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Caleb calls spot home.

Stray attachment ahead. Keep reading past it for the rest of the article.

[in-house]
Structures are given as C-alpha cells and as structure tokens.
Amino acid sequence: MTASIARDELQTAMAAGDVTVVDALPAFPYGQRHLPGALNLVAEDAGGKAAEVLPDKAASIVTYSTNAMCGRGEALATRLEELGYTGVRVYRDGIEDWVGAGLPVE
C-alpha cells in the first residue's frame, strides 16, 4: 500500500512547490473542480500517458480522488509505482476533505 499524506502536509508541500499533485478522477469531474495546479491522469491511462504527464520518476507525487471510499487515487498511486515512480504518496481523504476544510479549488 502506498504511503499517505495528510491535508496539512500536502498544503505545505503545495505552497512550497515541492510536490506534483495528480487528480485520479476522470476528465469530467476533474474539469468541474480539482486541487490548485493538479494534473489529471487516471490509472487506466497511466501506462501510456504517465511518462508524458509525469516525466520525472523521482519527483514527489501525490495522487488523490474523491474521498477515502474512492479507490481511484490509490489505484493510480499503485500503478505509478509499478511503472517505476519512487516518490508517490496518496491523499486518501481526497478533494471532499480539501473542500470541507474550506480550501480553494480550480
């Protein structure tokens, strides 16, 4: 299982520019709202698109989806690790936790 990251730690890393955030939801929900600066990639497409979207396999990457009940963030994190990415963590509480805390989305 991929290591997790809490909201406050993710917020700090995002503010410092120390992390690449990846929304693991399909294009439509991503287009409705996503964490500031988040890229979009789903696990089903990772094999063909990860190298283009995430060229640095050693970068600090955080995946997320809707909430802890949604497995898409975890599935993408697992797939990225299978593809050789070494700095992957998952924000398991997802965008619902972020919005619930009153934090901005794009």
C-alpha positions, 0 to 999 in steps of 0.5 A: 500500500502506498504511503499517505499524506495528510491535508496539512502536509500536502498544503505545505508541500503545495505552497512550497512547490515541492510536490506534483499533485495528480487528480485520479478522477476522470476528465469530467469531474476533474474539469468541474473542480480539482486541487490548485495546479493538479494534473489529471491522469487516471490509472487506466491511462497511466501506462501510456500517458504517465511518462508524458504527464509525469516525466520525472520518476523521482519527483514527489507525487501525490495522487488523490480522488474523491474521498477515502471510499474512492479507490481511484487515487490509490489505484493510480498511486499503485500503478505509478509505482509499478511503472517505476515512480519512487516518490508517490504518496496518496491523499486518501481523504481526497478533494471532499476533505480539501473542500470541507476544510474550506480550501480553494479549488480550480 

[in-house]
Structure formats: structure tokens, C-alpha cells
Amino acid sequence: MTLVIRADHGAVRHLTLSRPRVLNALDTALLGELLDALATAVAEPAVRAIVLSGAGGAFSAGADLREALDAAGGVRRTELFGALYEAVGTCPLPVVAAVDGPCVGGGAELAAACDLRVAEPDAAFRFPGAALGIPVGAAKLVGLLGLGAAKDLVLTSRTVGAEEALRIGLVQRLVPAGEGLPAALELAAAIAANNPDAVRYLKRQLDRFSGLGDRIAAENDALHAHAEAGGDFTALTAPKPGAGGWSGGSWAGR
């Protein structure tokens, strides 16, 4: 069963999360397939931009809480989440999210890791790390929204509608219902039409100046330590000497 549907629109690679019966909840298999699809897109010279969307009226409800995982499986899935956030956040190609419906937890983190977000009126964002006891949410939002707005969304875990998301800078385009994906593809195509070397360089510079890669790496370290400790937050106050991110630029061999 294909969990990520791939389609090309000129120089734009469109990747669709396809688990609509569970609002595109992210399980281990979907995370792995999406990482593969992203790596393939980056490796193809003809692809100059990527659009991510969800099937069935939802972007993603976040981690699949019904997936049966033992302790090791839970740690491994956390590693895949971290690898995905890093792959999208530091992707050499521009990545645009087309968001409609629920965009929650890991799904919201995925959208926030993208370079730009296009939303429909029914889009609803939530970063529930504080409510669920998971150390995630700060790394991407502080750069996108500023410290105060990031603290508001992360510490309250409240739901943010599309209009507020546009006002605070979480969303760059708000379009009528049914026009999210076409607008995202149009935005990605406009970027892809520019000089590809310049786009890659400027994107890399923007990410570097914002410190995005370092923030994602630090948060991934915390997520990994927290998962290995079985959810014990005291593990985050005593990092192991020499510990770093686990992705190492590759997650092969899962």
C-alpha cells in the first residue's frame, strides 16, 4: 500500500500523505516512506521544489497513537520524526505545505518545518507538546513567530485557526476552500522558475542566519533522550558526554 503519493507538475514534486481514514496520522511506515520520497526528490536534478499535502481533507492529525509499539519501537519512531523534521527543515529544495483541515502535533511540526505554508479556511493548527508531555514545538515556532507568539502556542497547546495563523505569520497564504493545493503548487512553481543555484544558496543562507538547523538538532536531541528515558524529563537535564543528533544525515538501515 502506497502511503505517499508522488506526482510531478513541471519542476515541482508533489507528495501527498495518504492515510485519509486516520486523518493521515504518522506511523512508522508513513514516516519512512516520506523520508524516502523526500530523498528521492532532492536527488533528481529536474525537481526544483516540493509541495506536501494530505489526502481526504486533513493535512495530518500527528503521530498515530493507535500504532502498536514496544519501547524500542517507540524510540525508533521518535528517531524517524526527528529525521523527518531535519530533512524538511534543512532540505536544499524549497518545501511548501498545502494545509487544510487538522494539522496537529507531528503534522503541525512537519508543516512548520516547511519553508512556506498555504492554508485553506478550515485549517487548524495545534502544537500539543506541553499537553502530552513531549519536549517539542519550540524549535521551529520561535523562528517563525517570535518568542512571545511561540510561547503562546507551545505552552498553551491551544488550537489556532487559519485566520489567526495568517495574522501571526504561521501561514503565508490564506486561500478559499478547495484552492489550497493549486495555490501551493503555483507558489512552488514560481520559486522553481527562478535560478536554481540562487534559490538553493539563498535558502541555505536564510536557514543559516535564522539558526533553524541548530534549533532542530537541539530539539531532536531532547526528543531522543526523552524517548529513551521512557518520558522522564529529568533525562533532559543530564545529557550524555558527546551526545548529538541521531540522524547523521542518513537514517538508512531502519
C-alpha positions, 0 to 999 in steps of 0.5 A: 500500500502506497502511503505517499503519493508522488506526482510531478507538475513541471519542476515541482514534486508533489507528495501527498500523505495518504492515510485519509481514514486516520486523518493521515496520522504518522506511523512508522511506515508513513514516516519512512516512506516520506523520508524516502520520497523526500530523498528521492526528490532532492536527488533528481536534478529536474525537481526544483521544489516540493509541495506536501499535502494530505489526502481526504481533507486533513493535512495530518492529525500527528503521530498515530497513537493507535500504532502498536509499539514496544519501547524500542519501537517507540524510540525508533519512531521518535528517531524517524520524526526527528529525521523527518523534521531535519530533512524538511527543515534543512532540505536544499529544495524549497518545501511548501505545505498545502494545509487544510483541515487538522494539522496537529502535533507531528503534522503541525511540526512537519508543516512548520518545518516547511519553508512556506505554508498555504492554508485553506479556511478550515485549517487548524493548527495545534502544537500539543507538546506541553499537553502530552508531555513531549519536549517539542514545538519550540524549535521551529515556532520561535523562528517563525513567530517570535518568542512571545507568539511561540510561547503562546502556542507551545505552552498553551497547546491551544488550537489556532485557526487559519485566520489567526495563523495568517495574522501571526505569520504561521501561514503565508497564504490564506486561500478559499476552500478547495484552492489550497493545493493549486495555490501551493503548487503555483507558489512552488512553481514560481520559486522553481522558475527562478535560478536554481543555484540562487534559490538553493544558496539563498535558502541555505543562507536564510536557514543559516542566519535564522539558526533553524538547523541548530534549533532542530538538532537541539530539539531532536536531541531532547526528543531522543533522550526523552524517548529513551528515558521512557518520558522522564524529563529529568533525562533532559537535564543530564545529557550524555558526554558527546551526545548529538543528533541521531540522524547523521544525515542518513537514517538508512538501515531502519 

MOST rugby league followers realise that the hooker and halfback roles are fairly interchangeable in today's football. Pepsi Dolphins No 9 Caleb McEniery fits that bill perfectly after graduating from the halves in the club's A grade to the man in the middle of the Premier League scrum. By the time of the last regular season fixture, McEniery had racked up 12 top team appearances for 2004 after three previous outings in first grade last season and two in his first season at the club. Most of his previous outings had been at halfback when Michael Roberts was out injured. "I was playing five-eighth with Bertie Campbell's side when I was called up to Premier Grade this year," he said. "I'd rather be at pivot because I like to be a playmaker, but maybe hooker is the position for me. Perhaps I could make it my own with the Fins." McEniery's path to the No 6 jersey is halted by one S. Perry, a fixture since he joined the club. "I've played 12 straight matches in the top side up until the last fixture against Norths and I've really enjoyed it," he said. "You are always in the action and I've always been big on defence and that's my strength in the game. "So that part of the game suits me and I find that once I get my defence right in a game the rest of it comes after that. "Premier Grade matches are all tough and every team seems to step up a notch when they play Redcliffe.'' McEniery was one of several rakes for 2004 following in the boots of Nathan Black, Justin McKay and Matt Anderton as players tried in the spot. Another Sunshine Coast product at Dolphin Oval, McEniery is still only 21 but in his three seasons with the Dolphins has notched two grand final appearances for a victory and a loss. In 2002, he was a member of the Colts side downed by the Broncos-aligned Wests before claiming a title last side with the A grade against Wynnum. At 87 kilograms, McEniery has the size to acquit himself well in the forwards, his darting runs and skill helping break up opposition defensive lines. A Caloundra Sharks junior, some of his former clubmates include National rugby League regulars Casey Maguire, Craig Hall and Adam Mogg. As for the future? "I've not decided what to do about next season," he said. "I'll see what comes around. I do know that I want to make a future out of football." And if you think you have seen his surname before in a program, you are right. Caleb's older brother Drew played three seasons in the red and white before leaving for Perth the season his younger sibling arrived.